People on Mount Desert Island love history.
There was so much excitement behind the documentary film “The Fire of ’47,” which commemorates the 70th anniversary of that event, that capacity crowds packed The Criterion Theater twice in October to see it.
Now, the creative team behind the “Fire of 47” project is reuniting for another documentary project: a yet-to-be-titled exploration of the founding of Mount Desert Island High School for its 50th anniversary in 2018.
Director Peter Logue and Executive Producer Kimberly Swan, both MDIHS alums, will revisit the events leading up to the merger of the island’s high schools through the voices of those who were there.
“Just like the Fire of 1947, we all have heard stories from those who lived through and were affected by the 1968 consolidation of MDI’s high schools,” said Swan.
“Some 20 years ago, the idea of pooling the island’s resources for secondary school education was suggested,” the Bar Harbor Times reported in Sept. 1968. “By no means did everyone agree, but the discussions continued, sometimes waxing warm, to put it mildly. State enabling legislation was defeated a number of times. Finally in 1965 a majority of people in all four towns voted to create a Mount Desert Island regional high school.”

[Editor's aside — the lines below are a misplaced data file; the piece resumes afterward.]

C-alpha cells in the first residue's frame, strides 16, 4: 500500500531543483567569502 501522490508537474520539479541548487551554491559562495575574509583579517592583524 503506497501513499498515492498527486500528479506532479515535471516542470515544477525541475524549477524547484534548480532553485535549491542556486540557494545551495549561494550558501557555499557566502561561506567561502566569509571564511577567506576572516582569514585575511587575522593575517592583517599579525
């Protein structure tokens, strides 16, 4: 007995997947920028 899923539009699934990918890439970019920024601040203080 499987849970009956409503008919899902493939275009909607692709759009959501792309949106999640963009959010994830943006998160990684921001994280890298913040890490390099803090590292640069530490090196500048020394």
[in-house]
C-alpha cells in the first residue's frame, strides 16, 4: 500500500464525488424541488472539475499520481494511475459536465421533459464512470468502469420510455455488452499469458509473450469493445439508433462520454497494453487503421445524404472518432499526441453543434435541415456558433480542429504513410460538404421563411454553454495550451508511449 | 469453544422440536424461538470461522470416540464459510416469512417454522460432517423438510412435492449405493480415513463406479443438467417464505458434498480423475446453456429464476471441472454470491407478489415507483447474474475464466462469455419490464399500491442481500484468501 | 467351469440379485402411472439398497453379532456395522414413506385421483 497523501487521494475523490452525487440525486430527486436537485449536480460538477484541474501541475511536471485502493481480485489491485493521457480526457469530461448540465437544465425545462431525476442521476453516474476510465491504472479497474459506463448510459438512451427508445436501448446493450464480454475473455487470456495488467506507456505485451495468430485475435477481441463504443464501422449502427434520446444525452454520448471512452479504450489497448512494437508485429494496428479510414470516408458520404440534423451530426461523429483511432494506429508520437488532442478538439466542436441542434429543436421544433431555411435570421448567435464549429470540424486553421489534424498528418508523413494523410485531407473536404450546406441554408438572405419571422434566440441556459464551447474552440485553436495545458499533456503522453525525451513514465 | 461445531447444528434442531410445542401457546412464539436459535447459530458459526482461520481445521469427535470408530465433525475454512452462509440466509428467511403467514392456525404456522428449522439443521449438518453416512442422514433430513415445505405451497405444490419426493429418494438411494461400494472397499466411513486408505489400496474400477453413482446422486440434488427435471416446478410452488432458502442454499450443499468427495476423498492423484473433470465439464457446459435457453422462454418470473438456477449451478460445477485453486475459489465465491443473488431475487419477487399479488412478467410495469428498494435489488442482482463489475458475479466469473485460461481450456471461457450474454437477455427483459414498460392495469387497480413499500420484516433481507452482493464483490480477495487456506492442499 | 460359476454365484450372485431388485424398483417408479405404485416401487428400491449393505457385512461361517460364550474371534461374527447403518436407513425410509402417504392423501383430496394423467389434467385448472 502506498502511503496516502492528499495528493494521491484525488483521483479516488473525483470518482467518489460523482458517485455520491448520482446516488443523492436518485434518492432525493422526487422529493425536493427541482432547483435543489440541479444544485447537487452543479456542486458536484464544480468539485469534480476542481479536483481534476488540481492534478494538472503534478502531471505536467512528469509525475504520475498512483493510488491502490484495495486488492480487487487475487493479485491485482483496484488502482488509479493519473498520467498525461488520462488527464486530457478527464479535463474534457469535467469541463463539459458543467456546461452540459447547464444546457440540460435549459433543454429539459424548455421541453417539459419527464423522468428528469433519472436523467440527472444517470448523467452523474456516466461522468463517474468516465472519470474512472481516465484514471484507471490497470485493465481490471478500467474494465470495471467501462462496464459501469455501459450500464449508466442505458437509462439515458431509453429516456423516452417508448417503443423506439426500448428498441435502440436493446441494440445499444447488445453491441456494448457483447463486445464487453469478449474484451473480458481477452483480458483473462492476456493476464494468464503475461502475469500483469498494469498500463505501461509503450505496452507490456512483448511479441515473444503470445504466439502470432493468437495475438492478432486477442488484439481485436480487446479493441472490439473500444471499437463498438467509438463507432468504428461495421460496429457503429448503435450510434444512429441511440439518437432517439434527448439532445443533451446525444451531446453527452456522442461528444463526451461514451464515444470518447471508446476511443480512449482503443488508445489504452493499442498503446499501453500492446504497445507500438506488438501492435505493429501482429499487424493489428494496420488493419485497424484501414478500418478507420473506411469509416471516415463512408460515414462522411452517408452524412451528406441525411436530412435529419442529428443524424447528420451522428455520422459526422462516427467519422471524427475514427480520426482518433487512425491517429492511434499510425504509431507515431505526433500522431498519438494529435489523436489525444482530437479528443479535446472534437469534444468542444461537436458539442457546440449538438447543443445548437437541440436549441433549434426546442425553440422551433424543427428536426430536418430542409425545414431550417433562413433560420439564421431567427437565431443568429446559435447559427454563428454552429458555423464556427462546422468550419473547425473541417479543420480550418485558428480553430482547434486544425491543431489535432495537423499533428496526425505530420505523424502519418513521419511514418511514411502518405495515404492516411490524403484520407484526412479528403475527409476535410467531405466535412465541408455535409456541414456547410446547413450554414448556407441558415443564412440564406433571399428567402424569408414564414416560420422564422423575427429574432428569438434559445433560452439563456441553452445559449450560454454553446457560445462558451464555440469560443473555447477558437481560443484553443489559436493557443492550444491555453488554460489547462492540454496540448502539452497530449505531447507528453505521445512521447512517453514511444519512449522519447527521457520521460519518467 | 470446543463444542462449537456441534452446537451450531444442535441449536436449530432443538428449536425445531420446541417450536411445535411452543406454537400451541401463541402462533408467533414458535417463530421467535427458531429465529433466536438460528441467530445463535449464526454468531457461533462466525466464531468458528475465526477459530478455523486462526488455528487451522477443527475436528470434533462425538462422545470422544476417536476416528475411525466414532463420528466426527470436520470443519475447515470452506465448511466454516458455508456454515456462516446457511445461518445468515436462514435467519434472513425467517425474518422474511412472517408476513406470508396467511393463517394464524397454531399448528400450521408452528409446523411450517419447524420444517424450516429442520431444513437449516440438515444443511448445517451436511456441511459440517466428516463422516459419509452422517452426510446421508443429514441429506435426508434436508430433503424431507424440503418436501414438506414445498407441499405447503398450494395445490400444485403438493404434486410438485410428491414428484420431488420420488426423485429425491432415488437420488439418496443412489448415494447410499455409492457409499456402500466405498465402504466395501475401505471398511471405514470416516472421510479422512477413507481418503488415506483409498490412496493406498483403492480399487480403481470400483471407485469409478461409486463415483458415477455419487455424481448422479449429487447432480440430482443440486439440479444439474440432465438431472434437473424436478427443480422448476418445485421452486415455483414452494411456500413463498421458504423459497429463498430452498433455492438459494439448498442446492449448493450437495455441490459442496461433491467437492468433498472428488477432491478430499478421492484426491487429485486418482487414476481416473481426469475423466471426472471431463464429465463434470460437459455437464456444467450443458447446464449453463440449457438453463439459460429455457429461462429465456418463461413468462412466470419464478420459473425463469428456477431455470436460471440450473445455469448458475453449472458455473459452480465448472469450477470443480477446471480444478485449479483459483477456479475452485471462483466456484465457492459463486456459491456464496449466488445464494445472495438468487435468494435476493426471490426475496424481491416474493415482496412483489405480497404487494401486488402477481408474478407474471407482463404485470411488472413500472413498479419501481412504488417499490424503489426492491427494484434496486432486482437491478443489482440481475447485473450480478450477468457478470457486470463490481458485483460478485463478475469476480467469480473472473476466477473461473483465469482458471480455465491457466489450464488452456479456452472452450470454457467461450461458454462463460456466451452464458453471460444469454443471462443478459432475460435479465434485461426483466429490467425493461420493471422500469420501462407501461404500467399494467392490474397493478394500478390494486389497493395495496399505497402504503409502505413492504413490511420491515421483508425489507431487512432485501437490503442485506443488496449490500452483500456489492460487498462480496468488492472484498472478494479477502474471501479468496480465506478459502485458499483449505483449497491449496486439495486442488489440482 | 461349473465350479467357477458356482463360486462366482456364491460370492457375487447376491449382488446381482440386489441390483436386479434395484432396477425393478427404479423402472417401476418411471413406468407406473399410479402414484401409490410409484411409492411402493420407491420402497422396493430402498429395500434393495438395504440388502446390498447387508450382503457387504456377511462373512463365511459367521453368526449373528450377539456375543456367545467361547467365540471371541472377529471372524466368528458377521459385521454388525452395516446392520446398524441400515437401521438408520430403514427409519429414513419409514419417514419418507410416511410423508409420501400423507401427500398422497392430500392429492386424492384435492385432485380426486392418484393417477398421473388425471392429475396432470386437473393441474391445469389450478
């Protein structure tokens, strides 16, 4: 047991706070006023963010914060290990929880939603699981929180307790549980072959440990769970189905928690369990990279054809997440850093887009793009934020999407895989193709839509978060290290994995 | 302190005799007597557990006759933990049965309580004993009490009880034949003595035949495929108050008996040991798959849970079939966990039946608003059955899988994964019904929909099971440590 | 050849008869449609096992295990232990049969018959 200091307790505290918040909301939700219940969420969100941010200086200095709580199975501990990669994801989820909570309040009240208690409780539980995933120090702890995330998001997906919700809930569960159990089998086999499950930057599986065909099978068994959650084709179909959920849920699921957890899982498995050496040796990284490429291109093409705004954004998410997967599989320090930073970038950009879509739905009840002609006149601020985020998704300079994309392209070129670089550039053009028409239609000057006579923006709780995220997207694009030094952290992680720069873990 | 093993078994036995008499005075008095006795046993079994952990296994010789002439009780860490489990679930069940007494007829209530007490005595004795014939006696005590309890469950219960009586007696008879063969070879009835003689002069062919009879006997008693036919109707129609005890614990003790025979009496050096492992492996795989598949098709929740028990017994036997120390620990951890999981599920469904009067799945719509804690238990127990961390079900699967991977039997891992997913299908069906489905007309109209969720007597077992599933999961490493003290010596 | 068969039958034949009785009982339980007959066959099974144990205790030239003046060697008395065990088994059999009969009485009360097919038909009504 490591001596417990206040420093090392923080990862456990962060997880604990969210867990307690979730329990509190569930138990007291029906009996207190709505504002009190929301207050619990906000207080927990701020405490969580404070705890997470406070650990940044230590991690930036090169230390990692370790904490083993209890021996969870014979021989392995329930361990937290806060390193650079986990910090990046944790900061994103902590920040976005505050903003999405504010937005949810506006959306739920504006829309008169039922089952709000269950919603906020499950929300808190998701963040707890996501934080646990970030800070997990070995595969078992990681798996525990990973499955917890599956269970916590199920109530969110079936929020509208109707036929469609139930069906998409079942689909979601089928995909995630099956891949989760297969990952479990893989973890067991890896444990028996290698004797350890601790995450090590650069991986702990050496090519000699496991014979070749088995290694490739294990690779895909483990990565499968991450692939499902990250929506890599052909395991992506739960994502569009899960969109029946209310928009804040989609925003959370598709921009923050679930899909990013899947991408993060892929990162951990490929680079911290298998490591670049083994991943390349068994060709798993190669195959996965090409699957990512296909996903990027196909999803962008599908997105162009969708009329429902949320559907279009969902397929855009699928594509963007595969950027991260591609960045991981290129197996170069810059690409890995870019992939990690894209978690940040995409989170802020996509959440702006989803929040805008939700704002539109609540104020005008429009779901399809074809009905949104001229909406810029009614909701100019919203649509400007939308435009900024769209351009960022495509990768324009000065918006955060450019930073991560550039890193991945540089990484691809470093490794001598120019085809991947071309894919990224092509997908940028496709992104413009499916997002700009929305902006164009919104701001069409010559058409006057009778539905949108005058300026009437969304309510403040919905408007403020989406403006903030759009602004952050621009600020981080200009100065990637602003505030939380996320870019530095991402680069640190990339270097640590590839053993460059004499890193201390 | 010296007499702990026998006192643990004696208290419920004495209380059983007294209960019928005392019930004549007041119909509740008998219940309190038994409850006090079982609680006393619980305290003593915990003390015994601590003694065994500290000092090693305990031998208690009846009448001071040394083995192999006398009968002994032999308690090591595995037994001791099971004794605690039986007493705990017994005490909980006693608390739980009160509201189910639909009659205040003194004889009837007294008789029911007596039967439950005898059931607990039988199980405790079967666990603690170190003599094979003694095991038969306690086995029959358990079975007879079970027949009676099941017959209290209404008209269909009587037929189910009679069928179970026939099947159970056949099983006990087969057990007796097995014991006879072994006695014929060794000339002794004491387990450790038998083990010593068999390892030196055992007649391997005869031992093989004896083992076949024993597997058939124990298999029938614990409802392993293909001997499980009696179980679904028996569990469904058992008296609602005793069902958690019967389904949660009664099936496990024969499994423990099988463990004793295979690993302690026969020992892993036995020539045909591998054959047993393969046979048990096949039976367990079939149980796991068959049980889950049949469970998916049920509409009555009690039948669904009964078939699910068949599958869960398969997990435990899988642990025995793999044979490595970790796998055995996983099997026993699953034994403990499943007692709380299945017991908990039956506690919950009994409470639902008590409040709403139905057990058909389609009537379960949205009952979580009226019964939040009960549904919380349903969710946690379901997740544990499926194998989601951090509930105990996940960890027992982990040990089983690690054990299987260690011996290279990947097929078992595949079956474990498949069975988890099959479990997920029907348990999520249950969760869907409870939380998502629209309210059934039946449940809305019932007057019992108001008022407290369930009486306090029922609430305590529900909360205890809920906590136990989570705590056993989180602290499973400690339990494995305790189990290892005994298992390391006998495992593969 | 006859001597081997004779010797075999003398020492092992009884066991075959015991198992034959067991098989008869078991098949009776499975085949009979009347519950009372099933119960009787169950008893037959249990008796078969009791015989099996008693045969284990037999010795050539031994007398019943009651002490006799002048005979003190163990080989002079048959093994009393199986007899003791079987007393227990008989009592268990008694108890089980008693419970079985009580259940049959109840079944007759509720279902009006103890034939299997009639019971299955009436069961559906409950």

The film will consider the those dynamics and tensions that came with having three rival schools become one — and the ways in which the high school unified the island community, and continues to do so today.
“It’s a story about all the towns on the island coming together,” Logue said. “We’ll delve into how it happened, the difficult conversations and decisions, but we also want the film to be a celebration of the role the school has played.”
Pemetic, Bar Harbor and Mount Desert High Schools will each celebrate 50th reunions next year with their final graduating classes, the members of the class of 1968.
Basketball played a large role in creating a sense of school identity, Logue said. Some remember the fall football season as being lukewarm, with students and families not yet used to being all on the same team. But by basketball season, their new identity had been more firmly forged.
“I am perpetually inspired by the stories that exist in our community,” Logue said, “and the incredible response to ‘The Fire of ’47’ validated the importance of making these local documentaries.”
In the coming weeks, more information will be made available for those interested in participating in the film, which will premiere in the fall of 2018 to celebrate the high school’s 50th anniversary.
A special section of the Islander commemorating the school’s anniversary also is planned.